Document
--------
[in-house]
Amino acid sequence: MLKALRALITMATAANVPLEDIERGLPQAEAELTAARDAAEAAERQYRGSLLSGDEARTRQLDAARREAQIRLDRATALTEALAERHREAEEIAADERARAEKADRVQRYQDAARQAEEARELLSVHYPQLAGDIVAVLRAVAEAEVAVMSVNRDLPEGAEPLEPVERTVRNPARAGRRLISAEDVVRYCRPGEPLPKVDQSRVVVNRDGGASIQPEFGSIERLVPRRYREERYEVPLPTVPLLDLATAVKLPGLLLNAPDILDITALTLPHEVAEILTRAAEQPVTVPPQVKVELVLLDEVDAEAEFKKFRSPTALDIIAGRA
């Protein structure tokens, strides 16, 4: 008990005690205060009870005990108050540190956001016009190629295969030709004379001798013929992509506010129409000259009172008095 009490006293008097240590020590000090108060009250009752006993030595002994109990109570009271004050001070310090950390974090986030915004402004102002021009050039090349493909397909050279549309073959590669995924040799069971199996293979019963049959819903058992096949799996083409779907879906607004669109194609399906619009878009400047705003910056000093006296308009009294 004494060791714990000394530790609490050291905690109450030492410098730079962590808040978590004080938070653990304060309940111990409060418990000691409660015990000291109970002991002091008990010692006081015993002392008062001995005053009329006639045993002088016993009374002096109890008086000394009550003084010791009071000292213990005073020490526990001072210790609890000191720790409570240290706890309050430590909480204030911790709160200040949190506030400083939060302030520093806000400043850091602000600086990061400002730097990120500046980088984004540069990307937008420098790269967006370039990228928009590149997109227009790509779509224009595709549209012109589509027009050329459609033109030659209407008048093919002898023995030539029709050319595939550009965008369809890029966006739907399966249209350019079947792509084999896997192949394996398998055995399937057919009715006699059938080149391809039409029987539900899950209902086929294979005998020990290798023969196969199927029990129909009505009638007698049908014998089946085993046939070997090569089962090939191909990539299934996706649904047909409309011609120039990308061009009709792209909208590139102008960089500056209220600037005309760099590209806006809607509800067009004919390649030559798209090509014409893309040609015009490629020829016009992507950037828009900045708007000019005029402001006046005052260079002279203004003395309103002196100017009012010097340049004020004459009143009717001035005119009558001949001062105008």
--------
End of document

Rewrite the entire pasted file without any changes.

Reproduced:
[in-house]
Amino acid sequence: MLKALRALITMATAANVPLEDIERGLPQAEAELTAARDAAEAAERQYRGSLLSGDEARTRQLDAARREAQIRLDRATALTEALAERHREAEEIAADERARAEKADRVQRYQDAARQAEEARELLSVHYPQLAGDIVAVLRAVAEAEVAVMSVNRDLPEGAEPLEPVERTVRNPARAGRRLISAEDVVRYCRPGEPLPKVDQSRVVVNRDGGASIQPEFGSIERLVPRRYREERYEVPLPTVPLLDLATAVKLPGLLLNAPDILDITALTLPHEVAEILTRAAEQPVTVPPQVKVELVLLDEVDAEAEFKKFRSPTALDIIAGRA
């Protein structure tokens, strides 16, 4: 008990005690205060009870005990108050540190956001016009190629295969030709004379001798013929992509506010129409000259009172008095 009490006293008097240590020590000090108060009250009752006993030595002994109990109570009271004050001070310090950390974090986030915004402004102002021009050039090349493909397909050279549309073959590669995924040799069971199996293979019963049959819903058992096949799996083409779907879906607004669109194609399906619009878009400047705003910056000093006296308009009294 004494060791714990000394530790609490050291905690109450030492410098730079962590808040978590004080938070653990304060309940111990409060418990000691409660015990000291109970002991002091008990010692006081015993002392008062001995005053009329006639045993002088016993009374002096109890008086000394009550003084010791009071000292213990005073020490526990001072210790609890000191720790409570240290706890309050430590909480204030911790709160200040949190506030400083939060302030520093806000400043850091602000600086990061400002730097990120500046980088984004540069990307937008420098790269967006370039990228928009590149997109227009790509779509224009595709549209012109589509027009050329459609033109030659209407008048093919002898023995030539029709050319595939550009965008369809890029966006739907399966249209350019079947792509084999896997192949394996398998055995399937057919009715006699059938080149391809039409029987539900899950209902086929294979005998020990290798023969196969199927029990129909009505009638007698049908014998089946085993046939070997090569089962090939191909990539299934996706649904047909409309011609120039990308061009009709792209909208590139102008960089500056209220600037005309760099590209806006809607509800067009004919390649030559798209090509014409893309040609015009490629020829016009992507950037828009900045708007000019005029402001006046005052260079002279203004003395309103002196100017009012010097340049004020004459009143009717001035005119009558001949001062105008």